©2015, Donald J. Hanson, All Rights Reserved <Click for Copyright and Use Policy>

Canine Behavior – Help! My Puppy’s A Land Shark!

<A version of this article appeared in the March 2015 issue of Down East Dog News?>

A common call we receive goes like this: “We have a new puppy. She’s 11weeks old and has a lot of energy and is biting a lot as well as nipping at our ankles when we walk.  We have tried spanking her butt, tapping her nose, and holding her on her back while holding her mouth shut.  We continue to say “no biting”, but it doesn’t seem to help. She actually seems to be getting worse with my spouse and children and if anything it is causing her to be more aggressive.”

Don’t feel bad; you are not alone and I promise you, your puppy is not really a land shark in disguise.

Puppy Biting Finger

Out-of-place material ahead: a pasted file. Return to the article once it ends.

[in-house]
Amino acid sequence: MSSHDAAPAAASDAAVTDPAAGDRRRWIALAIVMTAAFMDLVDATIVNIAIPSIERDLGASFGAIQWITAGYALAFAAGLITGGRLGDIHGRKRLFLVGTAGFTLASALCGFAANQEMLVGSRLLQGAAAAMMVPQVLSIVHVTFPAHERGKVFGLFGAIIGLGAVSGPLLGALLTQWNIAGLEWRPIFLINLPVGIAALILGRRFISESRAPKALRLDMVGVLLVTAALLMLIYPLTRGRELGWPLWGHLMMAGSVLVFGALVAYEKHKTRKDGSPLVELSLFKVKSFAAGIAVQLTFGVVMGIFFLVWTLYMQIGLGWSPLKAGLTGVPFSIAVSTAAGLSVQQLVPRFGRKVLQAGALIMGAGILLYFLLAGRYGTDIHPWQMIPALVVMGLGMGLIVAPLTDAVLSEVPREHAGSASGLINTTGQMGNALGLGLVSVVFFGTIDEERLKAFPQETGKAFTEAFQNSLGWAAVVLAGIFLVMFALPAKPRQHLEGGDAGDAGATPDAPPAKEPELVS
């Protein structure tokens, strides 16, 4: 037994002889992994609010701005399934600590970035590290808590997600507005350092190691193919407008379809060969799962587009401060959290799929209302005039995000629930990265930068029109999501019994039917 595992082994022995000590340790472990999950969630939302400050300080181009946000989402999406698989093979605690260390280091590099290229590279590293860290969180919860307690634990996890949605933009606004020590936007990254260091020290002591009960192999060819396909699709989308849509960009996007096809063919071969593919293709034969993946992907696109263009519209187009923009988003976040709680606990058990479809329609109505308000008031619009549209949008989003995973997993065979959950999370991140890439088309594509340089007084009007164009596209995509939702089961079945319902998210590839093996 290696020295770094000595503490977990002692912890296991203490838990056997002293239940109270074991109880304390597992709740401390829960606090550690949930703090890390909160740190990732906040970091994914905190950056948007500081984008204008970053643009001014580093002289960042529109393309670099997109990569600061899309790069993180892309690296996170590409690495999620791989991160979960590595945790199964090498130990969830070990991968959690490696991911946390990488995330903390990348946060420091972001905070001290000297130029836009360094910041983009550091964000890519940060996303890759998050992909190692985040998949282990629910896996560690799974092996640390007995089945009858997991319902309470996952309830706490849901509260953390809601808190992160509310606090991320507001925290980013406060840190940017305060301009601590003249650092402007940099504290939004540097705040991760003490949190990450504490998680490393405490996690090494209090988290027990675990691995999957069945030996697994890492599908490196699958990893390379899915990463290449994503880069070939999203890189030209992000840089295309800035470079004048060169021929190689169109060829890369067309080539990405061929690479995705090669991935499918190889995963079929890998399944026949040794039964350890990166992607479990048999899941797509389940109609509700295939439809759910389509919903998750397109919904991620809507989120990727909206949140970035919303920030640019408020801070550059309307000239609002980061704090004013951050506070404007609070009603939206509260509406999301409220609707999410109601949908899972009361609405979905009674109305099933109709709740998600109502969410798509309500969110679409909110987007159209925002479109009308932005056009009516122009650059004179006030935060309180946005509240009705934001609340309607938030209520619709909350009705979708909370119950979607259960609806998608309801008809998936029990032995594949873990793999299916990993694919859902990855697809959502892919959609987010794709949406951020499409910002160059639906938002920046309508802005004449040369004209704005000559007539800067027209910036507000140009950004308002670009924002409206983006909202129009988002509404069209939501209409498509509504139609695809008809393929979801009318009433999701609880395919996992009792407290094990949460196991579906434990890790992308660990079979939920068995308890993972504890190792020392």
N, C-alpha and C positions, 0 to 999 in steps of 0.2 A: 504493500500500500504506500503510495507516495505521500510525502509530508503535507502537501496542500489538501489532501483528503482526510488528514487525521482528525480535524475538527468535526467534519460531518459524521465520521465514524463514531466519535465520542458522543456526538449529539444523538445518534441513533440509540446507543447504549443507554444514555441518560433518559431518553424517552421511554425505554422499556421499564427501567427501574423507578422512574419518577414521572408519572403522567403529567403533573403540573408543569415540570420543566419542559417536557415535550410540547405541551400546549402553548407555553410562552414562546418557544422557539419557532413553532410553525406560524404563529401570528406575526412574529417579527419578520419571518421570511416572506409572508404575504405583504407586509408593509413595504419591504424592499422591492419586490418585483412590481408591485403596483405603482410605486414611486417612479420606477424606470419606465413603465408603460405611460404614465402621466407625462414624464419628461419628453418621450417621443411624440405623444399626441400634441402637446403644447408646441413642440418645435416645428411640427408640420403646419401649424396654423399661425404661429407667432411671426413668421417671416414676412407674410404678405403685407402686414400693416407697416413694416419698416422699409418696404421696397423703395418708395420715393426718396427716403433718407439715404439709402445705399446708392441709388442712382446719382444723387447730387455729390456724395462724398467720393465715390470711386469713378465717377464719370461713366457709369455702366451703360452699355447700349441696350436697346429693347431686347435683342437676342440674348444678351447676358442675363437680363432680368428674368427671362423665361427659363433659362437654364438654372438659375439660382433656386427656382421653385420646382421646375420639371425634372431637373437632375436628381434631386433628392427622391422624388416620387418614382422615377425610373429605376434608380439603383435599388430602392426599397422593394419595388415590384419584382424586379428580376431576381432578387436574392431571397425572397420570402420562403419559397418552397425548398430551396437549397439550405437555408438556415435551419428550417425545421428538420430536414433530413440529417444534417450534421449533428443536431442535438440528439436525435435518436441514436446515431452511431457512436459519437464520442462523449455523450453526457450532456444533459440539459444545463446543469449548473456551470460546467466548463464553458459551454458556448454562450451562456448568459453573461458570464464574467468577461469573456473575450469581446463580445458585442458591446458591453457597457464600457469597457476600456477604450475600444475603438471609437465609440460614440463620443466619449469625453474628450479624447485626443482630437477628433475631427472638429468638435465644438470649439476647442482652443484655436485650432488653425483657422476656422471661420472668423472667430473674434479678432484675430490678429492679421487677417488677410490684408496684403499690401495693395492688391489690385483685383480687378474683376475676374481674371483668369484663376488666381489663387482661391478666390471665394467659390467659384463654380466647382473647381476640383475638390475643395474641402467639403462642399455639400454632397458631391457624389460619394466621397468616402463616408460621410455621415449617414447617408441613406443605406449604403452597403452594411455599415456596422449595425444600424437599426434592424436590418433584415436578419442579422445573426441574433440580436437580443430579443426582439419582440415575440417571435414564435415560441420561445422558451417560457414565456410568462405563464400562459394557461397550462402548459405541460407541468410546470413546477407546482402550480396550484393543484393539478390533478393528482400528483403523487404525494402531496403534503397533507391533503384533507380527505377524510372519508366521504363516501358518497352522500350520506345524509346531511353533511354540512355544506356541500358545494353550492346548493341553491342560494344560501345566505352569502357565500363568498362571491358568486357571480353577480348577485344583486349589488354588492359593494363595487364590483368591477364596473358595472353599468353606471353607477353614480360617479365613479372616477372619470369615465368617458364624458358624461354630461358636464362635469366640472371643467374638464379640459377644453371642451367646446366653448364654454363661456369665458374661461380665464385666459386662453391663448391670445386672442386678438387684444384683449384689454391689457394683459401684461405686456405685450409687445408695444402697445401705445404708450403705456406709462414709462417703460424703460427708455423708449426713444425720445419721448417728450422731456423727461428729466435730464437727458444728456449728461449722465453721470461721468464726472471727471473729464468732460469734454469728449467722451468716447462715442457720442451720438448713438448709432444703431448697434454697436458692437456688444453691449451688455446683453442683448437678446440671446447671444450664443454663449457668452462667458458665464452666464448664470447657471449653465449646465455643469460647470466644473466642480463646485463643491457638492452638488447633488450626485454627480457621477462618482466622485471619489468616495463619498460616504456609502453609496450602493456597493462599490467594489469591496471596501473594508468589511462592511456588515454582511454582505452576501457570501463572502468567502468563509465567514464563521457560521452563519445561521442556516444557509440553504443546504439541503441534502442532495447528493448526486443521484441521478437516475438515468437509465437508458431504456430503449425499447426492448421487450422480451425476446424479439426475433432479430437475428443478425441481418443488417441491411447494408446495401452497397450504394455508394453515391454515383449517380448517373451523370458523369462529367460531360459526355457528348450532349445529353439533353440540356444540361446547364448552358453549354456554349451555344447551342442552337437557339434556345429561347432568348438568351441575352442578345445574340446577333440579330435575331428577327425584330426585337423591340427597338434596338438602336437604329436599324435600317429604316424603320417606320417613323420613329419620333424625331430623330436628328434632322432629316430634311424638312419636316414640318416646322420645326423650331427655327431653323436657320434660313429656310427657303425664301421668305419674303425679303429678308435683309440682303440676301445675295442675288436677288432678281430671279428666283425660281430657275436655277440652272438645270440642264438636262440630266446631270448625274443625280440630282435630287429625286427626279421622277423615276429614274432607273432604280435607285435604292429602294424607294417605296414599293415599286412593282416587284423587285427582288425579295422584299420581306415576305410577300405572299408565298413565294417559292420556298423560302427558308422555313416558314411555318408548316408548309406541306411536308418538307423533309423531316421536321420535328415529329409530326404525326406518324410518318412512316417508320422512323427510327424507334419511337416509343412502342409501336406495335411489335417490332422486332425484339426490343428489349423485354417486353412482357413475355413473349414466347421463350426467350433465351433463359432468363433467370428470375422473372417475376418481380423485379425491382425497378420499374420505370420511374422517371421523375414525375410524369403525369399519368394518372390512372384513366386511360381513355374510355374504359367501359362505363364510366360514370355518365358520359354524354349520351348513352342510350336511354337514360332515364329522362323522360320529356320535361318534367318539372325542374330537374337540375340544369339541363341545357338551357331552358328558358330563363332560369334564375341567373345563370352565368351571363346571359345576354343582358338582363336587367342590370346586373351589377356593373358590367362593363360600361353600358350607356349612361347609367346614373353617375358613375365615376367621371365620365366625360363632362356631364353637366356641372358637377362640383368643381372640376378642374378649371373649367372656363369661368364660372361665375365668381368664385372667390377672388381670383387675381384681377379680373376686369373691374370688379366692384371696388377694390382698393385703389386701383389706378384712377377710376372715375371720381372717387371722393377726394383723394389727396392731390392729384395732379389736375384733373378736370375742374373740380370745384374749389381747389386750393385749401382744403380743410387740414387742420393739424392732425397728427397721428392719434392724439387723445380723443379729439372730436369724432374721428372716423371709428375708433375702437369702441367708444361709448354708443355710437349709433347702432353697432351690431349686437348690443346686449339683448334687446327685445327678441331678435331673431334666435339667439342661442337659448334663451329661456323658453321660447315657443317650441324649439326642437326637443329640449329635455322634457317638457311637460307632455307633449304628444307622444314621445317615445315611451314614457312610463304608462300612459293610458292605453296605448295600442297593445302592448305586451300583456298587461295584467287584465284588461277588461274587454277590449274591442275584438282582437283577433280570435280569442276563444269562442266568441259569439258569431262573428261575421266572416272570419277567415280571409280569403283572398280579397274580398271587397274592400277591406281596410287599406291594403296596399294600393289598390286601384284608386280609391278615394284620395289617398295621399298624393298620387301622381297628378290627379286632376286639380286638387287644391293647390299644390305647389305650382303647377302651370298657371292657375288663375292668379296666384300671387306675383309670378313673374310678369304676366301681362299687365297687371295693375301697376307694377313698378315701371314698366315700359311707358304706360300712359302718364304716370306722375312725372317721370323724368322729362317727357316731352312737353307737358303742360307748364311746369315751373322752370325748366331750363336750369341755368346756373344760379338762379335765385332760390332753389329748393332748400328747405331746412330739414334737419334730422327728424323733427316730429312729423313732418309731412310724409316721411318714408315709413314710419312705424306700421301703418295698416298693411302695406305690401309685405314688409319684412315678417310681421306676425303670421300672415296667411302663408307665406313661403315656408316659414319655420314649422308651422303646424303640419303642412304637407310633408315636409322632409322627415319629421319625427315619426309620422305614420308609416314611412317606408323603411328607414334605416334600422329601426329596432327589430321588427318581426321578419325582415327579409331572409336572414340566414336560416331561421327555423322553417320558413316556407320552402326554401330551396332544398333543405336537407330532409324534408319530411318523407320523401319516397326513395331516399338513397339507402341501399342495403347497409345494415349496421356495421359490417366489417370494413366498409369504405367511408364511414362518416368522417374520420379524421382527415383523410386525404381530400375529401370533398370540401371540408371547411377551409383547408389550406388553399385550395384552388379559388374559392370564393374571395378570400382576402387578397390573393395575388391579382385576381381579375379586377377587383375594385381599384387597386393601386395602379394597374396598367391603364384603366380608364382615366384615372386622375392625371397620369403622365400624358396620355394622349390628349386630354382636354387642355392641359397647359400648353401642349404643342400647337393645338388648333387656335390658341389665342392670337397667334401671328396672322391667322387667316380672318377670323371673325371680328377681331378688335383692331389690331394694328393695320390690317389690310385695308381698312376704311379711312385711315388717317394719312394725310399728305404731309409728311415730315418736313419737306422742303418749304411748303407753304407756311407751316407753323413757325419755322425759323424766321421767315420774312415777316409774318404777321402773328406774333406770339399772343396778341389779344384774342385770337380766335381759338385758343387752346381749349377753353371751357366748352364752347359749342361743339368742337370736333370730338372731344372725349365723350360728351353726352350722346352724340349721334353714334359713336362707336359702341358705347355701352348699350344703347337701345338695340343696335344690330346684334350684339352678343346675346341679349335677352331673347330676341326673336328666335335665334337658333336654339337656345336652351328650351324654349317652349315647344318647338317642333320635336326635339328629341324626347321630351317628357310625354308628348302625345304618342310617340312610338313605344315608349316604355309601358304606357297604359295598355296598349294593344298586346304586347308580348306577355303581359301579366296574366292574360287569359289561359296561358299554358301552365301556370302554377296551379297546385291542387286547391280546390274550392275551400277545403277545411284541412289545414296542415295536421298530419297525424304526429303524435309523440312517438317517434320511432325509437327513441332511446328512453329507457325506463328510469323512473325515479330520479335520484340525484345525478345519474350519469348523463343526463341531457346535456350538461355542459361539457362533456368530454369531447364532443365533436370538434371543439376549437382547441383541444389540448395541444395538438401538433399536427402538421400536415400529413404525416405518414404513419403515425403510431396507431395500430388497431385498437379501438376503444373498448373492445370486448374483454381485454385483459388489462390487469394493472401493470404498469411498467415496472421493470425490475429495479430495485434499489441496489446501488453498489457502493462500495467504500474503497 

Puppy Biting Finger

Having a puppy biting and nipping at your heels can certainly be a very frustrating and painful experience and often takes some of the joy out of having a puppy in the first place; let’s face it, being bitten by those sharp little teeth hurts! That being said, the behavior, from the puppy’s perspective is a very normal one and right on target with their developmental period.  Responding to this behavior by way of physical force was frequently recommended by dog trainers in the past, and unfortunately is too often still recommended by some trainers that have not kept up with the advances in the field of canine behavior.